Installing and Running JFlex

Installing JFlex


To install JFlex on Windows, follow these three steps:

  1. Unzip the file you downloaded into the directory you want JFlex in. If you unzipped it to say C:\, the following directory structure should be generated:
        +--bin\                        (start scripts) 
        +--doc\                        (FAQ and manual) 
            +--byaccj\                 (calculator example for BYacc/J) 
            +--cup\                    (calculator example for cup) 
            +--interpreter\            (interpreter example for cup) 
            +--java\                   (Java lexer specification) 
            +--simple-maven\           (example scanner built with maven) 
            +--standalone-maven\       (a simple standalone scanner, 
                                        built with maven) 
            +--zero-reader\            (Readers that return 0 characters) 
        +--lib\                        (precompiled classes, skeleton files) 
                +--cup\                (JFlex parser spec) 
                        +--runtime\    (source code of cup runtime classes) 
                    +--jflex\          (source code of JFlex) 
                        +--gui\        (source code of JFlex UI classes) 
                +--jflex\              (JFlex scanner spec) 
                +--resources\          (messages and default skeleton file) 
            +--test\                   (unit tests)
  1. Edit the file bin\jflex.bat (in the example it’s C:\jflex-1.6.1\bin\jflex.bat) such that

    • JAVA_HOME contains the directory where your Java JDK is installed (for instance C:\java) and

    • JFLEX_HOME the directory that contains JFlex (in the example: C:\jflex-1.6.1)

  2. Include the bin\ directory of JFlex in your path. (the one that contains the start script, in the example: C:\jflex-1.6.1bin).

Mac/Unix with tar

To install JFlex on a Mac or Unix system, follow these two steps:

You can verify the integrity of the downloaded file with the SHA1 checksum available on the JFlex download page. If you put the checksum file in the same directory as the archive, and run:

shasum --check jflex-1.6.1.tar.gz.sha1

it should tell you

jflex-1.6.1.tar.gz: OK

Running JFlex

You run JFlex with:

jflex <options> <inputfiles>

It is also possible to skip the start script in bin/ and include the file lib/jflex-1.6.1.jar in your CLASSPATH environment variable instead.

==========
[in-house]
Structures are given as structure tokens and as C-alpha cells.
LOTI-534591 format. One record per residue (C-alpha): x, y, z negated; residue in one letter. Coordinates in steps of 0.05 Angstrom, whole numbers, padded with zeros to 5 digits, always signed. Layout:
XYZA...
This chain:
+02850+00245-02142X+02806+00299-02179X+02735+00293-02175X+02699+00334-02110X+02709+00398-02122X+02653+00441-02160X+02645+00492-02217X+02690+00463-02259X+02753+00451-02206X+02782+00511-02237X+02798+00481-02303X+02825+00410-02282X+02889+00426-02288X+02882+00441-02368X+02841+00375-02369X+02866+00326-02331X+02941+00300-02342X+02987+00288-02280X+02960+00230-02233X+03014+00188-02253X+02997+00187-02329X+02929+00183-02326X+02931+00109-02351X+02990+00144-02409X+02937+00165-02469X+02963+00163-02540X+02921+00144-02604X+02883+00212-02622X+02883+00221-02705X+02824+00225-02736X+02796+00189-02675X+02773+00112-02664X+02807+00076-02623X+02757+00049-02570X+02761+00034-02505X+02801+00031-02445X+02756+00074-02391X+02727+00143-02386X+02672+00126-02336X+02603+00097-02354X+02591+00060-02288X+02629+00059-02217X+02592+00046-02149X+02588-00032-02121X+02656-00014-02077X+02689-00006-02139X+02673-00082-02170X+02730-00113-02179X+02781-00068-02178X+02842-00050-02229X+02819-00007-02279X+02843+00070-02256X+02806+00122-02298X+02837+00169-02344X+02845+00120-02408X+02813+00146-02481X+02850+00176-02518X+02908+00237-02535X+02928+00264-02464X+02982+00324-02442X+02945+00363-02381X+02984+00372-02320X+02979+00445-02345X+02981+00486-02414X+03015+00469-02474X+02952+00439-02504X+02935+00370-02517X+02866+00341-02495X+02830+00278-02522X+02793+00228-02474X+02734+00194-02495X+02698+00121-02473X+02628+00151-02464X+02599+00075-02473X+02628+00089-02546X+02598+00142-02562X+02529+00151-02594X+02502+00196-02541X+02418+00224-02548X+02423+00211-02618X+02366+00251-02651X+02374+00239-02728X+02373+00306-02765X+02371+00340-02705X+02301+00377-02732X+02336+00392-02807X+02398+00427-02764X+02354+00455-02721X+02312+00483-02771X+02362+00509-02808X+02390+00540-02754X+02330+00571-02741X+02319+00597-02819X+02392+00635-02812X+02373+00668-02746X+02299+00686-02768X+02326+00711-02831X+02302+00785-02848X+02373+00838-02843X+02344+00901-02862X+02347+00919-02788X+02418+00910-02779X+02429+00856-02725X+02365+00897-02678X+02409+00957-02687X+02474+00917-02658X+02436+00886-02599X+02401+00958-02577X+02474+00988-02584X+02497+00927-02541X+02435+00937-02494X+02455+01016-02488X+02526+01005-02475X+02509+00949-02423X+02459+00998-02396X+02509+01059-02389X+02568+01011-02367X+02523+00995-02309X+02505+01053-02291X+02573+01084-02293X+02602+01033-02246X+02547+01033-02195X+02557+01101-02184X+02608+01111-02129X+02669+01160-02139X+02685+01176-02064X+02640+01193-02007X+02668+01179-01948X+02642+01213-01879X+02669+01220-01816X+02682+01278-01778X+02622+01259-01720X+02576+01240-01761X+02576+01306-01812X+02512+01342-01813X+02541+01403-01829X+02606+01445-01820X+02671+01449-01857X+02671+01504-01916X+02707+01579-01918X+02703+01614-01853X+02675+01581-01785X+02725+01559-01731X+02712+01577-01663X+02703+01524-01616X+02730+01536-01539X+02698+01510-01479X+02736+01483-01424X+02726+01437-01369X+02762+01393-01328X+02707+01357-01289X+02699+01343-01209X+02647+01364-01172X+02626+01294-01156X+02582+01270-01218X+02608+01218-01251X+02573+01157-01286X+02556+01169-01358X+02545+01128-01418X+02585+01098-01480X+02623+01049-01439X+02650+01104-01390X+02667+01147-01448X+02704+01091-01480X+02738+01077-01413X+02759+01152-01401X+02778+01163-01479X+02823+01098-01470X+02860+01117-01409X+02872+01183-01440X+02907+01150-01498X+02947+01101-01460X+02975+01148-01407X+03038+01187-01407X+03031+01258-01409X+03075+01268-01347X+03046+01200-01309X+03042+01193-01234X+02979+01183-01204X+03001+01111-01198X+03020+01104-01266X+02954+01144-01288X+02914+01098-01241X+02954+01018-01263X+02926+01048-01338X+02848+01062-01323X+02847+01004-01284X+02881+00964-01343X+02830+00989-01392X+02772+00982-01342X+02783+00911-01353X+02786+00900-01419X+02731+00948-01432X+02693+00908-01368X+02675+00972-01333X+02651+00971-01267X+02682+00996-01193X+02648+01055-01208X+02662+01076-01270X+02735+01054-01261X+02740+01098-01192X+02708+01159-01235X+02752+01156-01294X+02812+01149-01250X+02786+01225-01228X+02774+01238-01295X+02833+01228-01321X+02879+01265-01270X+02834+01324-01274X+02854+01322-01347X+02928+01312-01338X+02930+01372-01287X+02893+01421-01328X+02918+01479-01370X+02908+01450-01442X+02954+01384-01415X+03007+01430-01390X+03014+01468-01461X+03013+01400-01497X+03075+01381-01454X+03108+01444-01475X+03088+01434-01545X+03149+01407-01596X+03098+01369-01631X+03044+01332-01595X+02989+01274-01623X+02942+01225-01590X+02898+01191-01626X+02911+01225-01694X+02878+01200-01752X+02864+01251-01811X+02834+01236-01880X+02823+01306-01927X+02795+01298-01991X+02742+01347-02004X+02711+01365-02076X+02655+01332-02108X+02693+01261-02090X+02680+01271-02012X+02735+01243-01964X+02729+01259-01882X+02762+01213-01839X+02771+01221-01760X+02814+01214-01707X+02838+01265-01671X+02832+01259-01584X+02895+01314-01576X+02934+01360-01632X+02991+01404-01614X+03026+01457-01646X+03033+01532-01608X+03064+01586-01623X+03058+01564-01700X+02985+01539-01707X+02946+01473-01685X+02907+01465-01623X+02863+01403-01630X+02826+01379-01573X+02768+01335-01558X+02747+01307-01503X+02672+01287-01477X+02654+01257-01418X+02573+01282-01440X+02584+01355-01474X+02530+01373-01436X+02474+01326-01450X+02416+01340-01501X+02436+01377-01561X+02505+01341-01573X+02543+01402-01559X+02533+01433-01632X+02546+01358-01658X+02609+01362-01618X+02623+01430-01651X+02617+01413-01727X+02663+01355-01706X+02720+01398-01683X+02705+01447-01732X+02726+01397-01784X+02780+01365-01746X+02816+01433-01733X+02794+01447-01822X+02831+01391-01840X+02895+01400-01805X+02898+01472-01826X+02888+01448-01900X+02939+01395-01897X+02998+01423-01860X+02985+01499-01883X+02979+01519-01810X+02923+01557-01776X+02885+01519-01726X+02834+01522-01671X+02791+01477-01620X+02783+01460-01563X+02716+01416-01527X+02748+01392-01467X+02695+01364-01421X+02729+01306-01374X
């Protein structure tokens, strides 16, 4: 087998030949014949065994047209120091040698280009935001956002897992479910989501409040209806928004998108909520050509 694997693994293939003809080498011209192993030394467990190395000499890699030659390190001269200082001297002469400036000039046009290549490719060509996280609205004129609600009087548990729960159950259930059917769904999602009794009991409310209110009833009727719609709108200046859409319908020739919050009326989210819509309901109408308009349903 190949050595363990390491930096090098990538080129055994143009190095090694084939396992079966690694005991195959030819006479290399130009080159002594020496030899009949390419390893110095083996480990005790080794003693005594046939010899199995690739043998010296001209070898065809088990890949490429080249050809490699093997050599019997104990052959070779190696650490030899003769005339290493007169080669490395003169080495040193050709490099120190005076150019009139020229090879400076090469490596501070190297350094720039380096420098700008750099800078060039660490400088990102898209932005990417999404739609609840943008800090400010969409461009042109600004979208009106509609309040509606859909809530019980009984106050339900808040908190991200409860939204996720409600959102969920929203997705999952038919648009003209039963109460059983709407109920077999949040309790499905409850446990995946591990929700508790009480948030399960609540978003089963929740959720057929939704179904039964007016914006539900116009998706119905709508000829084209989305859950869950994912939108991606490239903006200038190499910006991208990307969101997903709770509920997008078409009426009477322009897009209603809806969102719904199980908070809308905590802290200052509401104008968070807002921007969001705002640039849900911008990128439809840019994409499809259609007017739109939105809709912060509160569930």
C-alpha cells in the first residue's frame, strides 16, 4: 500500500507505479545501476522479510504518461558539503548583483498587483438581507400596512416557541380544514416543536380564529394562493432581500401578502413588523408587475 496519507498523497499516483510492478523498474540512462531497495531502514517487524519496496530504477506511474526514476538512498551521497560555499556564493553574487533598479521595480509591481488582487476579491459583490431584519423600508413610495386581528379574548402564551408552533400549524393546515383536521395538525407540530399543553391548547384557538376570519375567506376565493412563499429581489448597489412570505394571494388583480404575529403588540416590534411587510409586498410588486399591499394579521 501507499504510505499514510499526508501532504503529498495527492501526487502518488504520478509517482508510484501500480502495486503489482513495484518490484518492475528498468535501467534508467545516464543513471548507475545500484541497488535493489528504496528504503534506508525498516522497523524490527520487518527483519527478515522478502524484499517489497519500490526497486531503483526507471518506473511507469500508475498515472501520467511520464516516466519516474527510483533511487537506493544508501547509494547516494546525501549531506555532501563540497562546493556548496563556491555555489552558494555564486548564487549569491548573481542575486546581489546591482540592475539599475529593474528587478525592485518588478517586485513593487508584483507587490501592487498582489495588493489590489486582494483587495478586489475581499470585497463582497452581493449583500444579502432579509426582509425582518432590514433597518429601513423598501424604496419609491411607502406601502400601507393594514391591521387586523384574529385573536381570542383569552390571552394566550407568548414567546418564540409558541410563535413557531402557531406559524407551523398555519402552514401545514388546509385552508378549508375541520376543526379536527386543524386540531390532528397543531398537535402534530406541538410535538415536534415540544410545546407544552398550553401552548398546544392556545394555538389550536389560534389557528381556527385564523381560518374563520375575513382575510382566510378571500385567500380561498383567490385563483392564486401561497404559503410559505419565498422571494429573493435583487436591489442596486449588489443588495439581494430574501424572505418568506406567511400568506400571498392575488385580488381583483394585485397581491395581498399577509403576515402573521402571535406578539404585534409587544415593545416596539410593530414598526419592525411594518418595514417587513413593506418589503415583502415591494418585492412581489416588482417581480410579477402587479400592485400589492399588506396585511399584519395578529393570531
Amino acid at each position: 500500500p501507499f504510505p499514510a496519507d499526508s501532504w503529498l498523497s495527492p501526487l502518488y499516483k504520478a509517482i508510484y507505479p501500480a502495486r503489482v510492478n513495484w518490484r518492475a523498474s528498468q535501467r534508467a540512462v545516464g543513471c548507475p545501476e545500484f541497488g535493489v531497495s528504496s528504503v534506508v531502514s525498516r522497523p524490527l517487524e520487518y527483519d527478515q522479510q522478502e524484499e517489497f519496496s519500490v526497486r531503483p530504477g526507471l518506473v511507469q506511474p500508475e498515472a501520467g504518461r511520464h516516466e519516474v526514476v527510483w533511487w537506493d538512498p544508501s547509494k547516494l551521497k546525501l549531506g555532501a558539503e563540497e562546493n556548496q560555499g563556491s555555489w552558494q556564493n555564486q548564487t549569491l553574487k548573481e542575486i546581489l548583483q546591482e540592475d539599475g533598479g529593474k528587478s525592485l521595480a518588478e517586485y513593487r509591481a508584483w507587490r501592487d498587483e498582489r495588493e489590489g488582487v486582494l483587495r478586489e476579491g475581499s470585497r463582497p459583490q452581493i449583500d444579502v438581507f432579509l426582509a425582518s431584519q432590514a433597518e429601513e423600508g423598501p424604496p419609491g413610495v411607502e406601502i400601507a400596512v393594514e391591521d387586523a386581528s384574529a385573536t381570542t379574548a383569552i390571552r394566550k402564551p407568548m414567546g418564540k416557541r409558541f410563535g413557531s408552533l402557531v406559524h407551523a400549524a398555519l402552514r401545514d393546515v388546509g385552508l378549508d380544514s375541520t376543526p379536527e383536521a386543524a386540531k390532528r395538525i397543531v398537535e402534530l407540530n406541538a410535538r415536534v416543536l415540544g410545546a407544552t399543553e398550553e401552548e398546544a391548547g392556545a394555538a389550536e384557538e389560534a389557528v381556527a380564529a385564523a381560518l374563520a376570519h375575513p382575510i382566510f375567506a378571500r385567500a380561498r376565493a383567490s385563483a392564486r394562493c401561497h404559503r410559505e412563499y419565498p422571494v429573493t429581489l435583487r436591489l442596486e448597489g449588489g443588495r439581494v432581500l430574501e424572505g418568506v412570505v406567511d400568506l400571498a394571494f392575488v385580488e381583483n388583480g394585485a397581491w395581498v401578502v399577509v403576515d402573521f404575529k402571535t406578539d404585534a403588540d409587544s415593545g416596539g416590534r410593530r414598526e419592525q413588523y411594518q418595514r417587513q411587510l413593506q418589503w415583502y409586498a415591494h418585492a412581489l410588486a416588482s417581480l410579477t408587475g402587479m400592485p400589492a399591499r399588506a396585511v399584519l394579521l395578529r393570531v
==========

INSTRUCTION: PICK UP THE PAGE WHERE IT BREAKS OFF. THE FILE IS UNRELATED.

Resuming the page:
Then you run JFlex with:

java jflex.Main <options> <inputfiles>

or with:

java -jar jflex-1.6.1.jar <options> <inputfiles>

The input files and options are in both cases optional. If you don’t provide a file name on the command line, JFlex will pop up a window to ask you for one.

JFlex knows about the following options:

-d <directory>
writes the generated file to the directory <directory>

--skel <file>
uses external skeleton <file>. This is mainly for JFlex maintenance and special low level customisations. Use only when you know what you are doing! JFlex comes with a skeleton file in the src directory that reflects exactly the internal, pre-compiled skeleton and can be used with the -skel option.

skip the DFA minimisation step during scanner generation.

tries even harder to comply to JLex interpretation of specs.

generate graphviz dot files for the NFA, DFA and minimised DFA. This feature is still in alpha status, and not fully implemented yet.

display transition tables of NFA, initial DFA, and minimised DFA

dot (.) meta character matches [^\n] instead of

don’t include an InputStream constructor in the generated scanner

--verbose or -v
display generation progress messages (enabled by default)

--quiet or -q
display error messages only (no chatter about what JFlex is currently doing)

warn about unused macros (by default true in verbose mode and false in quiet mode)

do not warn about unused macros (by default true in verbose mode and false in quiet mode)

display time statistics about the code generation process (not very accurate)

print version number

print system and JDK information (useful if you’d like to report a problem)

--unicodever <ver>
print all supported properties for Unicode version <ver>

--help or -h
print a help message explaining options and usage of JFlex.

JFlex Ant Task

JFlex can easily be integrated with the Ant build tool. To use JFlex with Ant, simply copy the lib/jflex-1.6.1.jar file to the $ANT_HOME/lib/ directory or explicitly set the path to lib/jflex-1.6.1.jar in the task definition (see example below).

The JFlex Ant Task invokes JFlex on a grammar file.

To use the JFlex task, place the following line in the Ant build file:

<taskdef classname="jflex.anttask.JFlexTask" name="jflex" />

Or, setting the path to the JFlex jar explicitly:

<taskdef classname="jflex.anttask.JFlexTask" name="jflex"
         classpath="path-to-jflex.jar" />

The JFlex task requires the file attribute to be set to the source grammar file (*.flex). Unless the target directory is specified with the destdir option, the generated class will be saved to the same directory where the grammar file resides. Like javac, the JFlex task creates subdirectories in destdir according to the generated class package.

This task only invokes JFlex if the grammar file is newer than the generated files.


The following attributes are available for invoking the JFlex task.


After the task definition, the <jflex ..> task is available in Ant. For example:


JFlex generates the scanner for src/parser/Scanner.flex and saves the result to build/generated/parser/, providing Scanner.flex is declared to be in package parser.


The same as above plus compile generated classes to build/classes